The Court of Appeals for the Ninth Circuit has partially affirmed and partially overturned a lower court’s ruling in a Fair Debt Collection Practices Act case, determining that the defendant was not entitled to fees and costs from the plaintiff because the District Court judge incorrectly applied a legal doctrine.
A copy of the ruling in the case of Bjornsdotter v. Suttell & Hammer can be accessed by clicking here.
The plaintiff filed suit alleging the defendants had violated the FDCPA by falsely alleging a creditor was entitled to a judgment on the account, that the defendants were unjustly enriched, and that the defendants were wrong for trying to collect a $65 process service fee. A District Court judge ruled that the first two claims were barred by something known as the Rooker-Feldman doctrine, which deals with the interplay between court cases at the state court level and those in federal court. Applying the doctrine led the judge to determine that the plaintiff should have know her claims were “clearly untenable” from the start and awarded the defendant more than $65,000 in fees and costs.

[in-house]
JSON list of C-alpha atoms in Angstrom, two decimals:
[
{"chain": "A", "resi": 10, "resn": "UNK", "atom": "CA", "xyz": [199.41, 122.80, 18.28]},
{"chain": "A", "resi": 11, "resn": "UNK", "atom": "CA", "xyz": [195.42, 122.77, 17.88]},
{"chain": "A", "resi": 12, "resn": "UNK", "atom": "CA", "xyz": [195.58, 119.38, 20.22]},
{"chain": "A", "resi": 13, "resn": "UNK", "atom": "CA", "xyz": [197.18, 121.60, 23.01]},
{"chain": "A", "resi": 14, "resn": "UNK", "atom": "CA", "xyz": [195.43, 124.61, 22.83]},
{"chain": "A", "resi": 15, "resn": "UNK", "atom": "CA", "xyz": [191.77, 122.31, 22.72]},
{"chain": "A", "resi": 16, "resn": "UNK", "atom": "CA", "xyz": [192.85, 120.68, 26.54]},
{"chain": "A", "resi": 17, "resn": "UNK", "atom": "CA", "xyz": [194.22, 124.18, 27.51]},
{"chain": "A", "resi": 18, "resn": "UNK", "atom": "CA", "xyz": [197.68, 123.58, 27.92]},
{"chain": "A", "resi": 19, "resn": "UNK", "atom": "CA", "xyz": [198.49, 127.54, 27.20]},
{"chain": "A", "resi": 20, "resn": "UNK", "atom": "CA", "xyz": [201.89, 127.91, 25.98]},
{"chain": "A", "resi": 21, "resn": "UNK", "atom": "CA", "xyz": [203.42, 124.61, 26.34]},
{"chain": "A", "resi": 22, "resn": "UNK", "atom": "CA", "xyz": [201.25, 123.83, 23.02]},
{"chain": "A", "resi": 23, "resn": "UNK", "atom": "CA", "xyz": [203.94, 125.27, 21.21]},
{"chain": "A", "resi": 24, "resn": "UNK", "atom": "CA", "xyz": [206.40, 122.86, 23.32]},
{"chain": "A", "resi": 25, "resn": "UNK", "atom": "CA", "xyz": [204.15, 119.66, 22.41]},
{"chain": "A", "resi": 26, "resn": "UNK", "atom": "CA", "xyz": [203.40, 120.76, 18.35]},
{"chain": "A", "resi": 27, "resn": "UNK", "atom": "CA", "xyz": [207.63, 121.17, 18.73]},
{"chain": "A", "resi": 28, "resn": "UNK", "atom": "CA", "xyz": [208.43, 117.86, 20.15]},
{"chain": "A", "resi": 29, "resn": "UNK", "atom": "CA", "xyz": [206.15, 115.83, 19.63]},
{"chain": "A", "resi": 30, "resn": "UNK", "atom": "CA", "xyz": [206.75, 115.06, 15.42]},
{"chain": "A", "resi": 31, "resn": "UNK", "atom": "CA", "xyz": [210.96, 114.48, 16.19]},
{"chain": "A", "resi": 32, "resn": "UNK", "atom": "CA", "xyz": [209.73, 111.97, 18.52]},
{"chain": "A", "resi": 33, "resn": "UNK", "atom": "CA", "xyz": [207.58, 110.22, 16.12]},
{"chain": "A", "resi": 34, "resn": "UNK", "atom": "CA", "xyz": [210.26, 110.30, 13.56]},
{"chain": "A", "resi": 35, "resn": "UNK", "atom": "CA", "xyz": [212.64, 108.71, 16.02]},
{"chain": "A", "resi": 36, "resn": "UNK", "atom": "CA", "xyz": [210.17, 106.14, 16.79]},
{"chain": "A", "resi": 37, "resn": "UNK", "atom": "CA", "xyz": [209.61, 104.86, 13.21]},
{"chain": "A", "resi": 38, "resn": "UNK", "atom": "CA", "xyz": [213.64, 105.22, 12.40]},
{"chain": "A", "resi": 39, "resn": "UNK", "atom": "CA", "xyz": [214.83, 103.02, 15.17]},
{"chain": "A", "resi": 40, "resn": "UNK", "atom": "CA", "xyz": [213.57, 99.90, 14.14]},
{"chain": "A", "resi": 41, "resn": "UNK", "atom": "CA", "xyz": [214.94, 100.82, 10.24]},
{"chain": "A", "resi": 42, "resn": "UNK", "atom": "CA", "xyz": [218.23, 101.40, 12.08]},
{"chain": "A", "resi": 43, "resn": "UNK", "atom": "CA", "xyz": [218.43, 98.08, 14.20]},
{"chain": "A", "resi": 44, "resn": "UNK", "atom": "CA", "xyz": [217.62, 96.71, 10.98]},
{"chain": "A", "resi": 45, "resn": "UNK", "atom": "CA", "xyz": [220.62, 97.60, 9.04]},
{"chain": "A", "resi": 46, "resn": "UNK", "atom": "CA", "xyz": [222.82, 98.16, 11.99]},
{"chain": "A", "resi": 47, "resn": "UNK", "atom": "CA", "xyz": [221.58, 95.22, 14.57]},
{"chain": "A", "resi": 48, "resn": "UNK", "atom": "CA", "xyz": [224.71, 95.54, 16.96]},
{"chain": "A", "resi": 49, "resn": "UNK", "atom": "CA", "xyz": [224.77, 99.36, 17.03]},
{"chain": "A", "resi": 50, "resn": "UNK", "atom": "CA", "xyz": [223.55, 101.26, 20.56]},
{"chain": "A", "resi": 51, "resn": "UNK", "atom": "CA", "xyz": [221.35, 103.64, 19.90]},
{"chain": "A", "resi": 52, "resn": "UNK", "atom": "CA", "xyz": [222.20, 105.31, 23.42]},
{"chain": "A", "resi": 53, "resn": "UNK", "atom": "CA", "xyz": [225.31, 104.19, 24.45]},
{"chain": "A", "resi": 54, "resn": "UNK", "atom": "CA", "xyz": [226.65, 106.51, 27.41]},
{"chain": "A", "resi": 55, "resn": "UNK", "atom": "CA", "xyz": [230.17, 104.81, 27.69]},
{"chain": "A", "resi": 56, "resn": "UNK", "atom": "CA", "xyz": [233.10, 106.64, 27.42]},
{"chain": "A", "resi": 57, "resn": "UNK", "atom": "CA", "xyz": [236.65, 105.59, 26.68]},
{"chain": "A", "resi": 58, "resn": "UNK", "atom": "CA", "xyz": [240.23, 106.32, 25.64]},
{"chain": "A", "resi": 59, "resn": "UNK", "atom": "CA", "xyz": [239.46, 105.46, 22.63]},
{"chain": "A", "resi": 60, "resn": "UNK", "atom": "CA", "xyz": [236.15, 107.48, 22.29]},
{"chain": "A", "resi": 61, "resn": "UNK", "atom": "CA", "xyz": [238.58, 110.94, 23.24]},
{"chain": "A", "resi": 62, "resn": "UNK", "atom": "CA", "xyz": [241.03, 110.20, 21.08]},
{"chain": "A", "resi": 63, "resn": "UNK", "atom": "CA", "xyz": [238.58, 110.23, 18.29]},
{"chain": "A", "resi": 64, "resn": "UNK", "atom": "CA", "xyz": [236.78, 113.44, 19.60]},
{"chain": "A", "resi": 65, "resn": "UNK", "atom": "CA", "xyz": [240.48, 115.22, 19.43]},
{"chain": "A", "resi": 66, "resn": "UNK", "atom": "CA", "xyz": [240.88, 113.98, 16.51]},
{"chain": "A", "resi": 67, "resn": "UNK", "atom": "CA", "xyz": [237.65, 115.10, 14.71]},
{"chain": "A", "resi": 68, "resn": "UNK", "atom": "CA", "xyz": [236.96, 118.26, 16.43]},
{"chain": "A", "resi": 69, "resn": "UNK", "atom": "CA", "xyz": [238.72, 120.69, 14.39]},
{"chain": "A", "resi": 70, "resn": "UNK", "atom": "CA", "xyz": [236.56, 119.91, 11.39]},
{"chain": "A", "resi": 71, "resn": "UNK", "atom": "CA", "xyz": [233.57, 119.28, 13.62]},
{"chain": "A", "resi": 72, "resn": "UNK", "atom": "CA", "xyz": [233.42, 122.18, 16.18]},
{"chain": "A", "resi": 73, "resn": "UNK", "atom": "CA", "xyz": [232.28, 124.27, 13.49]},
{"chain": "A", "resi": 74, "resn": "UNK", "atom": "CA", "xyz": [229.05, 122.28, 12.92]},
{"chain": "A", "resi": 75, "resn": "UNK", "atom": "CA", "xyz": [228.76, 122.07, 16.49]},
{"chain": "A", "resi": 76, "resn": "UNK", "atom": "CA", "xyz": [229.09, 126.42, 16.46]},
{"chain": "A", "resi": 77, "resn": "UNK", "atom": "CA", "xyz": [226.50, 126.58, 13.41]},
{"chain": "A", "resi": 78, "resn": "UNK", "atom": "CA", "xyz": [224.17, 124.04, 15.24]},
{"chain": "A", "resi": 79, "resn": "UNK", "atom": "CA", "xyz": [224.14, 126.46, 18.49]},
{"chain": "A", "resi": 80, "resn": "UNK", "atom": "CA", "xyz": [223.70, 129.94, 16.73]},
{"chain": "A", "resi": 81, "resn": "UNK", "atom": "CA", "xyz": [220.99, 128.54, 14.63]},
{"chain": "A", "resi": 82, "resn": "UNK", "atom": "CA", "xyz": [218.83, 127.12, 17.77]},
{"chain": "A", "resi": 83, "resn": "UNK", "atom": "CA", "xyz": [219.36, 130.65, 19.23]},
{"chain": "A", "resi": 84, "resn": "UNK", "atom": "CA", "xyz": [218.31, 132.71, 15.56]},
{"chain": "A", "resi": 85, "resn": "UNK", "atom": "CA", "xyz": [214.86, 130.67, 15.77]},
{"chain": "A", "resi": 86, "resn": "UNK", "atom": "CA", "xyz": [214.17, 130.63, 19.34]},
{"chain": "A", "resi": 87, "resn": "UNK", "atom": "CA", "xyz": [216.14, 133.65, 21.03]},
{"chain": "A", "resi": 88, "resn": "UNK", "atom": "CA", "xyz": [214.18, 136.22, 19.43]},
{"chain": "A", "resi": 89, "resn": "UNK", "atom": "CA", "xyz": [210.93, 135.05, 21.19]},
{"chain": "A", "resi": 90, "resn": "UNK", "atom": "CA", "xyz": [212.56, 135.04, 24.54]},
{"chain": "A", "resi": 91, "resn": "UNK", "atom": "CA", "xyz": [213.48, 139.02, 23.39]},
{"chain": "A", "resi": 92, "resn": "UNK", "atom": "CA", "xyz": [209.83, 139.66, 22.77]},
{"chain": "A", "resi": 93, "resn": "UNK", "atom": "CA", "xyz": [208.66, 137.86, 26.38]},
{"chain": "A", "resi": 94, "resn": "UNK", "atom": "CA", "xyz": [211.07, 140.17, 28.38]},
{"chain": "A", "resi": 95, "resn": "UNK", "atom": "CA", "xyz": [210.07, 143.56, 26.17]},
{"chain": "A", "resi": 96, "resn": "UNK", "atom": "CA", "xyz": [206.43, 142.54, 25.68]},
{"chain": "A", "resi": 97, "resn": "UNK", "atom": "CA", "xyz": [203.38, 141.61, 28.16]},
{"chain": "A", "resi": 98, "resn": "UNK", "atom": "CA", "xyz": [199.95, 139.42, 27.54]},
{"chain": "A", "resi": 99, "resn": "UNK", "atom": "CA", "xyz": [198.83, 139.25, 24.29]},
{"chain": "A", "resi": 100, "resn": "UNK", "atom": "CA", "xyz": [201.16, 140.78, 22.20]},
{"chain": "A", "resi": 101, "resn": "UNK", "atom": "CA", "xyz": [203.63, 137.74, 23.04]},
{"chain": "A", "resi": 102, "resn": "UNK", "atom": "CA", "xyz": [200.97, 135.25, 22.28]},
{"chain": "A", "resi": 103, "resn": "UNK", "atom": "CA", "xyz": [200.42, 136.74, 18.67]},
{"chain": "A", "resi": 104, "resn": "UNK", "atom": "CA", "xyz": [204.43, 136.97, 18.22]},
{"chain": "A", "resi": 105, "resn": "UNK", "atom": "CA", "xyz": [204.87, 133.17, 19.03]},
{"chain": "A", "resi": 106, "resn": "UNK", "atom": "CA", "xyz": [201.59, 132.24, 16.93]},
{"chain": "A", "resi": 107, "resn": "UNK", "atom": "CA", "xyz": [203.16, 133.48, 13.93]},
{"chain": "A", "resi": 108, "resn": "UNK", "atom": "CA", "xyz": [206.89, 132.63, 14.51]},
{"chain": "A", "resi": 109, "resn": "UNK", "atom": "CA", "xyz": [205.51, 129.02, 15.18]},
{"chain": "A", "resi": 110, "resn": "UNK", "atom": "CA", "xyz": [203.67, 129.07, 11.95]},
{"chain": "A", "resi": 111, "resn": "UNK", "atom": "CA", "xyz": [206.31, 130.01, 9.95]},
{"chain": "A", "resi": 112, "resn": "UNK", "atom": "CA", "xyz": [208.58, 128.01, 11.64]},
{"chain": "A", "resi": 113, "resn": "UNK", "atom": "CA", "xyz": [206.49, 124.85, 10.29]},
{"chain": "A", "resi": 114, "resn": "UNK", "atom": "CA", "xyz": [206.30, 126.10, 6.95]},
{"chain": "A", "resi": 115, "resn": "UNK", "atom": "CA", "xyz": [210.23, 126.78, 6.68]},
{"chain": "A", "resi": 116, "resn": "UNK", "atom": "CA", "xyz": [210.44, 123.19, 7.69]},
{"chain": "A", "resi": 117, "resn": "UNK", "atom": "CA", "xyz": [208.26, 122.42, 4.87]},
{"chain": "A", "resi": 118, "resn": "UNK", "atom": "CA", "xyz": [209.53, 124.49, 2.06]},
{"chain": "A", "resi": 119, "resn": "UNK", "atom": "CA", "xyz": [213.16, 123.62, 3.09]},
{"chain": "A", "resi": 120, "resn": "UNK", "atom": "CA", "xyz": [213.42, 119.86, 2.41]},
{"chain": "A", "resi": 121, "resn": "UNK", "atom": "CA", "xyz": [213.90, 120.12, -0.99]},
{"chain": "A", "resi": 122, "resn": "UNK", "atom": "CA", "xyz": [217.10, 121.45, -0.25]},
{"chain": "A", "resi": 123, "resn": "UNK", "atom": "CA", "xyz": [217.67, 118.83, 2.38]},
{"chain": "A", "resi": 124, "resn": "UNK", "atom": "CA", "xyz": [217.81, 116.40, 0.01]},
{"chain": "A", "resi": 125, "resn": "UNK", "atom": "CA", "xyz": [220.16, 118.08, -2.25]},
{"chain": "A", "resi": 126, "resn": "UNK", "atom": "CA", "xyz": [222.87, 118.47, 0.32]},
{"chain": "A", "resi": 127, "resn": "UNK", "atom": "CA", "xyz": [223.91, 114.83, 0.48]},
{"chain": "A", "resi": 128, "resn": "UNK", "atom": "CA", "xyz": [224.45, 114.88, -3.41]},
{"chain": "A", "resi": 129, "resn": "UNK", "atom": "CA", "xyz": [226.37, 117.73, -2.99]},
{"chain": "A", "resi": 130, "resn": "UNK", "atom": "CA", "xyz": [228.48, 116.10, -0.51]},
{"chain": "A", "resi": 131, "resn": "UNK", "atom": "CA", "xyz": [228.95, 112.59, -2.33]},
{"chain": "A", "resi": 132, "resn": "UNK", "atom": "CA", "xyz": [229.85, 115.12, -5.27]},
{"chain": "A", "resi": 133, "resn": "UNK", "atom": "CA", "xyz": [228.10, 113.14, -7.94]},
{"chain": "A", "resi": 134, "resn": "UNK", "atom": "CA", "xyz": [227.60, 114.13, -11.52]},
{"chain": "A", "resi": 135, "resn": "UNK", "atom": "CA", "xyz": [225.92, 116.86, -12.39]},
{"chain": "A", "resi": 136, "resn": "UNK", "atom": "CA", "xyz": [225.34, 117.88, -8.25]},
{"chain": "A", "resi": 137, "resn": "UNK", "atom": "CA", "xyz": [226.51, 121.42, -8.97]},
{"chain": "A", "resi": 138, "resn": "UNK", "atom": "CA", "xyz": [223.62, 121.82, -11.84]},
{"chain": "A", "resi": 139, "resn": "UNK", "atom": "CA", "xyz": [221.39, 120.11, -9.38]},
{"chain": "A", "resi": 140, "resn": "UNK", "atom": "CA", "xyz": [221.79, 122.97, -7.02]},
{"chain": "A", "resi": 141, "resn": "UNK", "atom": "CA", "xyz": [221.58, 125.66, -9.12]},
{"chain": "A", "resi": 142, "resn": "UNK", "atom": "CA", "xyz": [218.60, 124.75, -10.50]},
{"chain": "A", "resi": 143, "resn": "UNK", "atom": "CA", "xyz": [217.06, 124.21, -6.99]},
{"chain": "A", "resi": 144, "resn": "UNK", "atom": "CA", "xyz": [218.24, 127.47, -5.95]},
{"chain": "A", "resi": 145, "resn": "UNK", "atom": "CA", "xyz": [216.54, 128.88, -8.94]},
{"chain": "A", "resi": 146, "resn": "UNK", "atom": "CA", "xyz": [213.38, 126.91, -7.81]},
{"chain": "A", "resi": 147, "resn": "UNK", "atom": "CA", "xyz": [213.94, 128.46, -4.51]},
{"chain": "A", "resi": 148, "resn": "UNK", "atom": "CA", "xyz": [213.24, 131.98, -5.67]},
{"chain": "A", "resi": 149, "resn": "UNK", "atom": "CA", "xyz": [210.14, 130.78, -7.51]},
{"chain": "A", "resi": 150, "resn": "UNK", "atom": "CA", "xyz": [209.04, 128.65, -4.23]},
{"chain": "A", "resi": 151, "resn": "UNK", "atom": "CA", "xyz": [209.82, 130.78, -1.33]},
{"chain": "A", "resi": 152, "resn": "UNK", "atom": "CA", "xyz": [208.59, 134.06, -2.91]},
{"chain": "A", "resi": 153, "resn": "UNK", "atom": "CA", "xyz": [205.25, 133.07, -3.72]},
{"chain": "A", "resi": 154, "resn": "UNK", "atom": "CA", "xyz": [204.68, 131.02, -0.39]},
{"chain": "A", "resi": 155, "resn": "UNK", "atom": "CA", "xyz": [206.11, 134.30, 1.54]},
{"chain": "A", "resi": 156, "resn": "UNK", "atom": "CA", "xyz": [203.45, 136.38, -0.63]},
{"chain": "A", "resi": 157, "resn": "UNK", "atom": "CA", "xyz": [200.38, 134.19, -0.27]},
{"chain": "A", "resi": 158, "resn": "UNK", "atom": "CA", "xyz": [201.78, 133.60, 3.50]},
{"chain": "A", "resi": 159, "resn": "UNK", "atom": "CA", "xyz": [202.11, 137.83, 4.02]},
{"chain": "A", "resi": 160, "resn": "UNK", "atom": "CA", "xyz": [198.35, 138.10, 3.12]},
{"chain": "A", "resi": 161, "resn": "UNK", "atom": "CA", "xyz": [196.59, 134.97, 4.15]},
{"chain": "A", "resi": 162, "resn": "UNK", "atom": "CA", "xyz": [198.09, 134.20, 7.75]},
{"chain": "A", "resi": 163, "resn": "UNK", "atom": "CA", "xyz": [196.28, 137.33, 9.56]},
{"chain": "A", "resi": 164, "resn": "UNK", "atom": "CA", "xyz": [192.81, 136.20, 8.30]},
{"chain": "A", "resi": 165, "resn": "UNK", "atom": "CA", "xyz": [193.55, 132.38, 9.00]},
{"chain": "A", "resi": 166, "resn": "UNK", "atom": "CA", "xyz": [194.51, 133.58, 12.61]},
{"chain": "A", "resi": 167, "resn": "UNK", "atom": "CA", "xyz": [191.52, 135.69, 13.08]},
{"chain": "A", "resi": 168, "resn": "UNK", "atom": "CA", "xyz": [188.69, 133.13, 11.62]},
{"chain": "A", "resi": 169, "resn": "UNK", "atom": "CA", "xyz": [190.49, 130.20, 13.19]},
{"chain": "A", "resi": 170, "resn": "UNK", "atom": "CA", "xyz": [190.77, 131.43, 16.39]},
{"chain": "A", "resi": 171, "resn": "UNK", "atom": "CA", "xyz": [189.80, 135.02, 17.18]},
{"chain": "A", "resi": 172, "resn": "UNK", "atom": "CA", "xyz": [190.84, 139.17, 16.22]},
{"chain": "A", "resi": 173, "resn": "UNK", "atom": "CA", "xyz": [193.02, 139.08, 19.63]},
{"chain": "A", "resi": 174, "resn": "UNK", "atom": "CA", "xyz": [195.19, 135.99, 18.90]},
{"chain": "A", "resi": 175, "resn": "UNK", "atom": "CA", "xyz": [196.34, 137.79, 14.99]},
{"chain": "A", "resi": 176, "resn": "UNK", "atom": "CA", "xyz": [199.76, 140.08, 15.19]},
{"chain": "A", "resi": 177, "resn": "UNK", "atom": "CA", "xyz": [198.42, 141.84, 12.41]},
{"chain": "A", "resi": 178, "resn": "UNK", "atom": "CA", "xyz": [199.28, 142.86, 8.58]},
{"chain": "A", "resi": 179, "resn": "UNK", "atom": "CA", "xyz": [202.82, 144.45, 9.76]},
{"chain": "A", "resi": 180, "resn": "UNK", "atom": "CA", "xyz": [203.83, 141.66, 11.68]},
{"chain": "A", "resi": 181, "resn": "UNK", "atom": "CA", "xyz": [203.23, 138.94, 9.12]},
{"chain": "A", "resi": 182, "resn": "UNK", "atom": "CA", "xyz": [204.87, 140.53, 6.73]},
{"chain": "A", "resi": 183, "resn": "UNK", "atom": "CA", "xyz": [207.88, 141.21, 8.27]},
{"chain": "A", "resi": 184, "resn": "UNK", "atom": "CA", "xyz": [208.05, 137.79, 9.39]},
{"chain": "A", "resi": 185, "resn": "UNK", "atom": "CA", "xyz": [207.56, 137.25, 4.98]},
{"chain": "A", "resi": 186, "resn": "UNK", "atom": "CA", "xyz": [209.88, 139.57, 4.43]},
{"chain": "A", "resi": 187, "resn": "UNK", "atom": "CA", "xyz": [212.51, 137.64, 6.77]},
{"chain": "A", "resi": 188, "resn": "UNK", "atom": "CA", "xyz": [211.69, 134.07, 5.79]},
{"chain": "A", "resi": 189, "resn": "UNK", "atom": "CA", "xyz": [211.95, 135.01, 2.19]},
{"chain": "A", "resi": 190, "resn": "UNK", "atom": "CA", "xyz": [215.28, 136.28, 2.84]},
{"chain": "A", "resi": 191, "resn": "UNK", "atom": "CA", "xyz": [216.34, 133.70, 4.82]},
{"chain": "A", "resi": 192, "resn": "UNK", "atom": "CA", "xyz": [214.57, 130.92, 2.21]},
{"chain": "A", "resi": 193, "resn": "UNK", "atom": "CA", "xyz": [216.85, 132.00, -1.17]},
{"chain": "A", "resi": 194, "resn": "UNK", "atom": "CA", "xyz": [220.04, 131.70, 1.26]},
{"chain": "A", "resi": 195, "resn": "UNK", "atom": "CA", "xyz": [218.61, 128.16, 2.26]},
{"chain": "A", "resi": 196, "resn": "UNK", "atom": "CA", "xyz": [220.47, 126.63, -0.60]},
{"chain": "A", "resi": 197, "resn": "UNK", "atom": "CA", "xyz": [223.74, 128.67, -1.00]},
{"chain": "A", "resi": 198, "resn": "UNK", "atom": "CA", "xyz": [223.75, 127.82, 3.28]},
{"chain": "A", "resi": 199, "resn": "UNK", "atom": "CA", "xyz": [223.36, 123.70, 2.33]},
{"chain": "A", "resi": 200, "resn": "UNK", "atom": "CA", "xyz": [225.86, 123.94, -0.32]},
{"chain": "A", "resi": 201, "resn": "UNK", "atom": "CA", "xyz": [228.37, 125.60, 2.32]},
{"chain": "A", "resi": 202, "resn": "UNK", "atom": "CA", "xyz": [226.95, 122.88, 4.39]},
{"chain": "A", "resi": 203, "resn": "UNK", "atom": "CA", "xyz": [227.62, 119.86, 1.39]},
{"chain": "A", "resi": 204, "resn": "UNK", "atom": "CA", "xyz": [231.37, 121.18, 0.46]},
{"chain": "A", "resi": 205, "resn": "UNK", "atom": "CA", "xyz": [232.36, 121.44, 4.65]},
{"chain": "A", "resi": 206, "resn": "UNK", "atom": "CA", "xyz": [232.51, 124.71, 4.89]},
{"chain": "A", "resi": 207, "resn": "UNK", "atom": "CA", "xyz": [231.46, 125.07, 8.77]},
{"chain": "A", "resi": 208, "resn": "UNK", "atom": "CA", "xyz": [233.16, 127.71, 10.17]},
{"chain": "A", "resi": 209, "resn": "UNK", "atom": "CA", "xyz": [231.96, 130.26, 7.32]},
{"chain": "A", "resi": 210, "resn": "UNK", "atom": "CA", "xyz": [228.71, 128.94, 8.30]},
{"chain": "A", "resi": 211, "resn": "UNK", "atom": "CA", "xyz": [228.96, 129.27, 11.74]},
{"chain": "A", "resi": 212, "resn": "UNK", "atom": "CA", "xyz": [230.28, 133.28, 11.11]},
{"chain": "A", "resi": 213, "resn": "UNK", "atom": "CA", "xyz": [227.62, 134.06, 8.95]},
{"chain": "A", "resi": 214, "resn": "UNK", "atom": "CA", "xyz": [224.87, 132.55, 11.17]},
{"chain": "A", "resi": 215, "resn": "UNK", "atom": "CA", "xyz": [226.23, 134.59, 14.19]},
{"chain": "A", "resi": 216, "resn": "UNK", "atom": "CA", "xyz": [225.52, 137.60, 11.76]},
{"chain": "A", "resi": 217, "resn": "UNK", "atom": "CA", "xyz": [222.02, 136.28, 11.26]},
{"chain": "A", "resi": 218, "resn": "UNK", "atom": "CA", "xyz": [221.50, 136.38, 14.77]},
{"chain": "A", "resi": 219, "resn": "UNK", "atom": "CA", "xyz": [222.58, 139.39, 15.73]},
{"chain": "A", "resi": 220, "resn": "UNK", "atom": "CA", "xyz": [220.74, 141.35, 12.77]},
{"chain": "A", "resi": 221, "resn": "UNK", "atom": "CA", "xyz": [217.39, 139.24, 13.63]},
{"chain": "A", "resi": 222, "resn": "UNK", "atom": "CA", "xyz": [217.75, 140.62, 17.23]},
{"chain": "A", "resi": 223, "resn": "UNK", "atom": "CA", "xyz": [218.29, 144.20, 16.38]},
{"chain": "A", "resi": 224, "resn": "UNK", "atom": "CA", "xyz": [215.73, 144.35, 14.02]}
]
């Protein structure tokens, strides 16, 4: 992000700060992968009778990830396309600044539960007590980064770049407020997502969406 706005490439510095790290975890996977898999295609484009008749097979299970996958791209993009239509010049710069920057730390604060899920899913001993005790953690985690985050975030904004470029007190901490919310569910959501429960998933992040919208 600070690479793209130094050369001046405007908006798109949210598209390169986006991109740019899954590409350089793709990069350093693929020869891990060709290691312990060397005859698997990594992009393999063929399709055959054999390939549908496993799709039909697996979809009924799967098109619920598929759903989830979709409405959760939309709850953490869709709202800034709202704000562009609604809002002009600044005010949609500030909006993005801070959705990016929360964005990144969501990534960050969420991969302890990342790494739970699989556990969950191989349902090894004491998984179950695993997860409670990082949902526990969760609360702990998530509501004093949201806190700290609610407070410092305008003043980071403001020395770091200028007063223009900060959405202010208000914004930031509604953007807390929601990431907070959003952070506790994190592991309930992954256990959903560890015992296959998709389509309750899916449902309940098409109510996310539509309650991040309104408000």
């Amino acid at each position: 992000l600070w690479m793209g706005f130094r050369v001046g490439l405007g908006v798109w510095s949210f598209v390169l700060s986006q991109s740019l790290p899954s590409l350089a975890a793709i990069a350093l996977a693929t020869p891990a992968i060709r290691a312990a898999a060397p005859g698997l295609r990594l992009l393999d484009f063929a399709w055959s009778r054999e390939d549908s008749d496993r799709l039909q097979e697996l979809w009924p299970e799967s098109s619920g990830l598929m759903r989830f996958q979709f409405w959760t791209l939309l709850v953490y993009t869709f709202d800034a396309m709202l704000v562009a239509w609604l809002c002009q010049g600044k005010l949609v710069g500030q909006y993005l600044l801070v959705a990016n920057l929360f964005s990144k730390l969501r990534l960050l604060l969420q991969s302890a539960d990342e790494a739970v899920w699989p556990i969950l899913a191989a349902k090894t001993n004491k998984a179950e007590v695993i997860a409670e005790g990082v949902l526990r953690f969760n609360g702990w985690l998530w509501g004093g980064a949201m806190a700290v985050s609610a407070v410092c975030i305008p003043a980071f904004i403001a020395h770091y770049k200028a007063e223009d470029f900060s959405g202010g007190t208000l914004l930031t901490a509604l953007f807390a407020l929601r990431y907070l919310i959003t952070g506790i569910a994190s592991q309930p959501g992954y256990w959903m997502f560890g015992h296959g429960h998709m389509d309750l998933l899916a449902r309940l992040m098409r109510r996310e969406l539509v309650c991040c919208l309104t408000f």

But the Rooker-Feldman doctrine should not have been applied, according to the panel from the Ninth Circuit. In this case, the plaintiff was not seeking to appeal a state court ruling in federal court, she was arguing that the defendant’s actions during the state court proceeding violated the FDCPA.
The Appeals Court did rule that the lower court was correct in determining that the plaintiff failed to present a genuine issue of material fact in claiming that the defendant violated the FDCPA by seeking the process server fee.
The Appeals Court remanded the case back to the District Court to reevaluate whether attorneys’ fees “remain warranted.”